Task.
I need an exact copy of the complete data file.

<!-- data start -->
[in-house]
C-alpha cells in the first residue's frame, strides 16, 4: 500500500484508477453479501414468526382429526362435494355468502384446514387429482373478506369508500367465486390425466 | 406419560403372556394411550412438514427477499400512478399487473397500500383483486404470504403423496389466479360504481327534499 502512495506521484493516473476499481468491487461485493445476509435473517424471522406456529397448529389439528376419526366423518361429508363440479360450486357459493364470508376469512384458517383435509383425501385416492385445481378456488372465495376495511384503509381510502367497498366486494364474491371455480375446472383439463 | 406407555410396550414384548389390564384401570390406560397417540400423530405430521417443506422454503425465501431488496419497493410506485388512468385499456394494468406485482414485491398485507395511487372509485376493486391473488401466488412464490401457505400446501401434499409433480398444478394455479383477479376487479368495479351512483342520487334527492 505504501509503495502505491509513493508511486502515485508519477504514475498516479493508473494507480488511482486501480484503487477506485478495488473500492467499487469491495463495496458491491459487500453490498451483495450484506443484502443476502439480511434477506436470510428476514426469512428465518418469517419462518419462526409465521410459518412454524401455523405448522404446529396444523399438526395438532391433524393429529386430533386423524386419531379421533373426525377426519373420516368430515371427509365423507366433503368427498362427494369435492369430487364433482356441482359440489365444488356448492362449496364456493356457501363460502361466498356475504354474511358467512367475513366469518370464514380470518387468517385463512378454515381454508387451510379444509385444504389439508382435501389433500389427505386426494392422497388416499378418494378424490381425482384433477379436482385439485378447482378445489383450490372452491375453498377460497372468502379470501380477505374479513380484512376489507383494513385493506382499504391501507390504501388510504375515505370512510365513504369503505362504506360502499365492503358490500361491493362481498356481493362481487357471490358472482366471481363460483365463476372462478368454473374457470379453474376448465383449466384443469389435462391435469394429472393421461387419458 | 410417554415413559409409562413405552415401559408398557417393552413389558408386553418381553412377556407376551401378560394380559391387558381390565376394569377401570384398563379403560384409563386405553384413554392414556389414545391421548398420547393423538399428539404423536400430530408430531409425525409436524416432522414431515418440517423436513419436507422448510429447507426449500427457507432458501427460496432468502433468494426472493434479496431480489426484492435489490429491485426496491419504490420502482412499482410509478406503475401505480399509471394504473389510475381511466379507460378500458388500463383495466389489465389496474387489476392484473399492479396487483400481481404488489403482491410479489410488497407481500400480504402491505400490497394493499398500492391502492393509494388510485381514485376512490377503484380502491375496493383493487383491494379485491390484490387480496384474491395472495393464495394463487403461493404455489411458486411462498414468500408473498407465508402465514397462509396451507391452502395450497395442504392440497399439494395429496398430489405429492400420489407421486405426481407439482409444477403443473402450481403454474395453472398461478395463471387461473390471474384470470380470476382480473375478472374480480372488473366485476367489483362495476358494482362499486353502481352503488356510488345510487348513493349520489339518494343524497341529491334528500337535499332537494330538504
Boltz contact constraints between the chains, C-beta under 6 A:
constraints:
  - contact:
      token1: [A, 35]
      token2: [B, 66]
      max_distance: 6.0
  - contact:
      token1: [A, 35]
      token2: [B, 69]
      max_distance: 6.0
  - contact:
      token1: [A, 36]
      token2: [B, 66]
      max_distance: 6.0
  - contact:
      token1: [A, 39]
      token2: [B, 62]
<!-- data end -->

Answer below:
[in-house]
C-alpha cells in the first residue's frame, strides 16, 4: 500500500484508477453479501414468526382429526362435494355468502384446514387429482373478506369508500367465486390425466 | 406419560403372556394411550412438514427477499400512478399487473397500500383483486404470504403423496389466479360504481327534499 502512495506521484493516473476499481468491487461485493445476509435473517424471522406456529397448529389439528376419526366423518361429508363440479360450486357459493364470508376469512384458517383435509383425501385416492385445481378456488372465495376495511384503509381510502367497498366486494364474491371455480375446472383439463 | 406407555410396550414384548389390564384401570390406560397417540400423530405430521417443506422454503425465501431488496419497493410506485388512468385499456394494468406485482414485491398485507395511487372509485376493486391473488401466488412464490401457505400446501401434499409433480398444478394455479383477479376487479368495479351512483342520487334527492 505504501509503495502505491509513493508511486502515485508519477504514475498516479493508473494507480488511482486501480484503487477506485478495488473500492467499487469491495463495496458491491459487500453490498451483495450484506443484502443476502439480511434477506436470510428476514426469512428465518418469517419462518419462526409465521410459518412454524401455523405448522404446529396444523399438526395438532391433524393429529386430533386423524386419531379421533373426525377426519373420516368430515371427509365423507366433503368427498362427494369435492369430487364433482356441482359440489365444488356448492362449496364456493356457501363460502361466498356475504354474511358467512367475513366469518370464514380470518387468517385463512378454515381454508387451510379444509385444504389439508382435501389433500389427505386426494392422497388416499378418494378424490381425482384433477379436482385439485378447482378445489383450490372452491375453498377460497372468502379470501380477505374479513380484512376489507383494513385493506382499504391501507390504501388510504375515505370512510365513504369503505362504506360502499365492503358490500361491493362481498356481493362481487357471490358472482366471481363460483365463476372462478368454473374457470379453474376448465383449466384443469389435462391435469394429472393421461387419458 | 410417554415413559409409562413405552415401559408398557417393552413389558408386553418381553412377556407376551401378560394380559391387558381390565376394569377401570384398563379403560384409563386405553384413554392414556389414545391421548398420547393423538399428539404423536400430530408430531409425525409436524416432522414431515418440517423436513419436507422448510429447507426449500427457507432458501427460496432468502433468494426472493434479496431480489426484492435489490429491485426496491419504490420502482412499482410509478406503475401505480399509471394504473389510475381511466379507460378500458388500463383495466389489465389496474387489476392484473399492479396487483400481481404488489403482491410479489410488497407481500400480504402491505400490497394493499398500492391502492393509494388510485381514485376512490377503484380502491375496493383493487383491494379485491390484490387480496384474491395472495393464495394463487403461493404455489411458486411462498414468500408473498407465508402465514397462509396451507391452502395450497395442504392440497399439494395429496398430489405429492400420489407421486405426481407439482409444477403443473402450481403454474395453472398461478395463471387461473390471474384470470380470476382480473375478472374480480372488473366485476367489483362495476358494482362499486353502481352503488356510488345510487348513493349520489339518494343524497341529491334528500337535499332537494330538504
Boltz contact constraints between the chains, C-beta under 6 A:
constraints:
  - contact:
      token1: [A, 35]
      token2: [B, 66]
      max_distance: 6.0
  - contact:
      token1: [A, 35]
      token2: [B, 69]
      max_distance: 6.0
  - contact:
      token1: [A, 36]
      token2: [B, 66]
      max_distance: 6.0
  - contact:
      token1: [A, 39]
      token2: [B, 62]